While indie author David Arrowsmith has always written in one form or another, he completed his first pure piece of literary fiction entitled ‘The Last Storm’ in the autumn of 2017. Speaking to the Literary Express in an exclusive interaction, the forty-one-year-old author, who dwells in South London with his wife and daughter, says he is inspired by his love of writers like Cormac McCarthy, Elmore Leonard, James Ellroy, Chester Himes, John Le Carre, Don DeLillo, JG Ballard, Martin Cruz Smith, Lee Child, Philip Kerr, and Raymond Chandler.
‘I adore them for their blend of pace and plot with brilliant characters and atmospheric locations. I also love the exoticism and descriptive power of authors like Gabriel Garcia Marquez, Michael Ondaatje and Romesh Gunesekara,’ explains the half-Colombian with a first-class degree in English Literature and a Masters in Scriptwriting, adding, ‘And finally, I’m also hugely influenced by non-literary media – film, TV drama, video games and music – everything from Pulp Fiction, True Romance and Fargo to Red Dead Redemption 2 and Johnny Cash.’
Intertwined Tales of Greed and Temptation
Talking about Nevada Noir, his first published work of fiction, the author says it all began with a trip he took in early 2017 to Las Vegas with his wife. ‘We’d hired a jeep and driven around Nevada and into Utah, then after a few days headed off for Los Angeles and then up the California coast to finish at San Francisco. ‘Something must have rubbed off on me during this American road trip, as just over six months later, at home in South East London, I awoke with a scene playing out in my head – of an old man in a shack in the dusty badlands, as a storm breaks over the land,’ he explains, letting us know that he immediately began to write the scene down on his phone – first in the shower and then on his commute to work in central London. ‘A few weeks later, I completed The Last Storm. Not long after I had the idea to continue this story with a second short tale – and wrote One Good Deed,’ he adds.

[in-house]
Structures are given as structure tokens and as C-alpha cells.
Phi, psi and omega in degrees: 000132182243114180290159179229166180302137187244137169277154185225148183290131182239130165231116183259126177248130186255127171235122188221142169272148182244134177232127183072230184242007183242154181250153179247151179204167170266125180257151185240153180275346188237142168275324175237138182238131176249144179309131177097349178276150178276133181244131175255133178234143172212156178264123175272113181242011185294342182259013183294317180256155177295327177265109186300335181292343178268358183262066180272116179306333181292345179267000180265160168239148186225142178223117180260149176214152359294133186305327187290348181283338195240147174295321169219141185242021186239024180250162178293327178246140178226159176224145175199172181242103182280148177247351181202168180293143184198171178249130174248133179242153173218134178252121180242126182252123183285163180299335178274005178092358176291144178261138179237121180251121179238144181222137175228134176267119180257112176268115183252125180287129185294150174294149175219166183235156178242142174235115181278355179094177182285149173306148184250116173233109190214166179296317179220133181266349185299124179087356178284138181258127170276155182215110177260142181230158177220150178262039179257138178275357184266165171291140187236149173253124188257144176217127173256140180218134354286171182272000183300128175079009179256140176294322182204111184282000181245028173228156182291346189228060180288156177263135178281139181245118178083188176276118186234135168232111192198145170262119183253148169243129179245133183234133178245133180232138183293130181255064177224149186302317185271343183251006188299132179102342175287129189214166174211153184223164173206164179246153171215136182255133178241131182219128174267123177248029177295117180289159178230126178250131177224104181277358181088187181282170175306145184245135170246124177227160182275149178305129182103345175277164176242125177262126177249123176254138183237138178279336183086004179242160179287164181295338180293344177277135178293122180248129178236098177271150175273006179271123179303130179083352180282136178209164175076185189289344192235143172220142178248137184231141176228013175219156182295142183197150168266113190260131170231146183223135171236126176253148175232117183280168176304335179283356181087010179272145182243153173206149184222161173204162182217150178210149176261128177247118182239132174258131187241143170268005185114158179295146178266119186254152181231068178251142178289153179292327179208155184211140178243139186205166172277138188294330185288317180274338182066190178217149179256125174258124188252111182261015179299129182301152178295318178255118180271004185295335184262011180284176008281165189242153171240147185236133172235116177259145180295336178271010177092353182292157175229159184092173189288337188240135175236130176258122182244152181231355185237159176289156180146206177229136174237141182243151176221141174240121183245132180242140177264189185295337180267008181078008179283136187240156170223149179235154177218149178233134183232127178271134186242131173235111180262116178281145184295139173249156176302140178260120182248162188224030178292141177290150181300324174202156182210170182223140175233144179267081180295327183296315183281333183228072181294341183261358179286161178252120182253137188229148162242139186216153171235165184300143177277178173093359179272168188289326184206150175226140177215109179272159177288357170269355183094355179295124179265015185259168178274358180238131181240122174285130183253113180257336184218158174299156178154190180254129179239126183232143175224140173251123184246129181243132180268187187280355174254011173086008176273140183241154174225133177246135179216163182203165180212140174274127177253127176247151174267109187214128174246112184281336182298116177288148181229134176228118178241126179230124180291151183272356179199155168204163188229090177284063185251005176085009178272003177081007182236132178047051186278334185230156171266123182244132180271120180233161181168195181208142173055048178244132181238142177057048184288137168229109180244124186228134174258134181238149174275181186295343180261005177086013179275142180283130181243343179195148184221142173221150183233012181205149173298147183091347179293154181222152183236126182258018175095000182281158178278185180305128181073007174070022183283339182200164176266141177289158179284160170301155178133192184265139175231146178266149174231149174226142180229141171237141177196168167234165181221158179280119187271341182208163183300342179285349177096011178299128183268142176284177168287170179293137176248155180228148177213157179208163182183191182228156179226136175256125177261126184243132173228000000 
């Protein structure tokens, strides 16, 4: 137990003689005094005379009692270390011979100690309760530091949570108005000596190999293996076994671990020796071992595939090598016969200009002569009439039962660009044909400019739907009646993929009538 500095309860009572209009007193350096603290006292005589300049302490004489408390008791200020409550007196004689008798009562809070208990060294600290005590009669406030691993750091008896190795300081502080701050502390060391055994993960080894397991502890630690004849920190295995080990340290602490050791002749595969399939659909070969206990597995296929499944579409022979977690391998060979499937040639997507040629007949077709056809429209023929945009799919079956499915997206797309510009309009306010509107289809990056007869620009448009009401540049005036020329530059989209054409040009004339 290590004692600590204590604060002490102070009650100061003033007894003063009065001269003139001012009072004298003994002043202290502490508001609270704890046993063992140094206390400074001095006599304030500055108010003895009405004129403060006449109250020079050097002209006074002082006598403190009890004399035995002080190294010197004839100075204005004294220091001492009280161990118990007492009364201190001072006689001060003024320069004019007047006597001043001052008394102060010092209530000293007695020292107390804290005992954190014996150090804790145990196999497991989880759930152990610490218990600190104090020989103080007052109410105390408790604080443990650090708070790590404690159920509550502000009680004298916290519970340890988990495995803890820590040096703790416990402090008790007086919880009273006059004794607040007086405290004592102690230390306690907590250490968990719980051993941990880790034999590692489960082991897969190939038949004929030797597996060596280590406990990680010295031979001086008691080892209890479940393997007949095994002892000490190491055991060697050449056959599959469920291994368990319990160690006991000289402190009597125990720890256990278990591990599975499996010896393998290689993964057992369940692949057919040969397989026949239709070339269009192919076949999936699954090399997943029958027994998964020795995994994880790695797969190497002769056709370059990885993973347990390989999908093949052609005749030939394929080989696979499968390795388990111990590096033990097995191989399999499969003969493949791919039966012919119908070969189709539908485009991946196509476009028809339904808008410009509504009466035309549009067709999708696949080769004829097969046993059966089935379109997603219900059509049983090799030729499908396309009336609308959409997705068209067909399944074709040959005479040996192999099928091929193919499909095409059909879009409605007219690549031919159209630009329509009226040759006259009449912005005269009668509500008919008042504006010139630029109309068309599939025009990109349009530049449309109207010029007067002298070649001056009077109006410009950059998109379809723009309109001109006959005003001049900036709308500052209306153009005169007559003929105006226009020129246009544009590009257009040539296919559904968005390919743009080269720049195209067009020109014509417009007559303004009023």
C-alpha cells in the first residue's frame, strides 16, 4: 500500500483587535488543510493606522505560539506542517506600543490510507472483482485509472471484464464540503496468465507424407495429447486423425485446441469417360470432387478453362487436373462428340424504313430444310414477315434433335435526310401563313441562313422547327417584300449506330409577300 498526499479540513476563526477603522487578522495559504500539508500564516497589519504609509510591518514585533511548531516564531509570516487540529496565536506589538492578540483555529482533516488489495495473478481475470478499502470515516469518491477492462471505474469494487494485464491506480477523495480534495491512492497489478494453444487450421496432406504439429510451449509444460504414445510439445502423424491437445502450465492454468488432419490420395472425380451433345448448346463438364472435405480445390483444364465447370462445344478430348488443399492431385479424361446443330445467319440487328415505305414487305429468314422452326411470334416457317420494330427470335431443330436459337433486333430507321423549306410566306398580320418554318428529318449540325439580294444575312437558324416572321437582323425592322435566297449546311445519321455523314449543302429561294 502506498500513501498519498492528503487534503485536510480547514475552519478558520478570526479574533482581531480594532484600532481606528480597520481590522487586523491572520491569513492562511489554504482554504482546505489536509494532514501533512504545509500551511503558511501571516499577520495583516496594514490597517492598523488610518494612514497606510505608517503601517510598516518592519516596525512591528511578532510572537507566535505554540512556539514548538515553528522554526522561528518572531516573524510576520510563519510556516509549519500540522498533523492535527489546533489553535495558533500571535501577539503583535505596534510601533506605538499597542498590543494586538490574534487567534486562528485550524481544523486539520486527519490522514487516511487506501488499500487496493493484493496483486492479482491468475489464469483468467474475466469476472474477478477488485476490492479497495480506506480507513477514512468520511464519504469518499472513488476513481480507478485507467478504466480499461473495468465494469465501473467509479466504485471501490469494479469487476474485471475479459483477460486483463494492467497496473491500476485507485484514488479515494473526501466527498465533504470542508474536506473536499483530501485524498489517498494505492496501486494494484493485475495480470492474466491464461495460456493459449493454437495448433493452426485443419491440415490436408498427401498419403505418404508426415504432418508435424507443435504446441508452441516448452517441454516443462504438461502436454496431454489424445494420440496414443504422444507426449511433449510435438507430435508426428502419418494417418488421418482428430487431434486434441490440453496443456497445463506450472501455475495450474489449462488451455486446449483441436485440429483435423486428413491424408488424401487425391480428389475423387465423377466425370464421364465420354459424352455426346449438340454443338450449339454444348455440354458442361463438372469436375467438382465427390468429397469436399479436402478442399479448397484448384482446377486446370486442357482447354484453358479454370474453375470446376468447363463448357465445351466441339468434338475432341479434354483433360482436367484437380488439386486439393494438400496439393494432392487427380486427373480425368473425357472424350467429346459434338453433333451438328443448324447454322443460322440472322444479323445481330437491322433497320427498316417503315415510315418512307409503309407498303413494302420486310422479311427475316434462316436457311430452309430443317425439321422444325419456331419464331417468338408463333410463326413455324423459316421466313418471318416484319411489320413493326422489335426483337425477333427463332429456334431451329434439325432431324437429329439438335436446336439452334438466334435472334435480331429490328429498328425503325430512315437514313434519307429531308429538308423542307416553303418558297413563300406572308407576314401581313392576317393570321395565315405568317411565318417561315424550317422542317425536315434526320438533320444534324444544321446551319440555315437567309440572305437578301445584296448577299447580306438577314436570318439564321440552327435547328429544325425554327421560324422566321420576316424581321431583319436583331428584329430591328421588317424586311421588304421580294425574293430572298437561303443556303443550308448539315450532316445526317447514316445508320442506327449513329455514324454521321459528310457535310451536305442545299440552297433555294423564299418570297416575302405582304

Real life, however, got in the way, and Mr Arrowsmith’s writing took a back seat until the Autumn of 2019 when he came up with a third part entitled ‘A Slow Death’ besides the idea of creating the trilogy. ‘When this was written, I found I had three interconnected stories that worked perfectly as a trio, in a kind of novelette. With the advent of Covid-19 and the coronavirus lockdown, I decided to take the plunge and publish the trilogy as Nevada Noir,’ he says.
The author tells us that Nevada Noir is a dark, atmospheric trilogy of intertwined tales of greed and temptation in the Nevada badlands. ‘In these three dark and brooding short stories, set in and around the US state of Nevada, a cast of disparate characters struggle with greed and temptation and the cursed lure of easy money. An old man goes in search of his son in the aftermath of a terrible storm, a couple down on their luck make a life-changing discovery, and an ex-cop has one last impossible decision to make,’ he explains, adding, ‘It’s an action-packed meditation on death, temptation and flawed humanity.’
‘Wanted to Know People Liked What I’d Written’
On being asked if he tends to fly by the seat of pants, Mr Arrowsmith, who tends to write in the afternoon or after dinner when his two-year-daughter is asleep, lets us know that as far as Nevada Noir is concerned, he started writing with only the very first scene of the first story in his mind. ‘As I wrote, the story evolved – both directly in the manuscript but also in notes taken on my phone when I spontaneously had ideas about how it might go. I planned elements of the second and third tales – but ultimately I only really did simple and basic outlines and tended to let the characters and the settings shape the story as I wrote,’ he elaborates.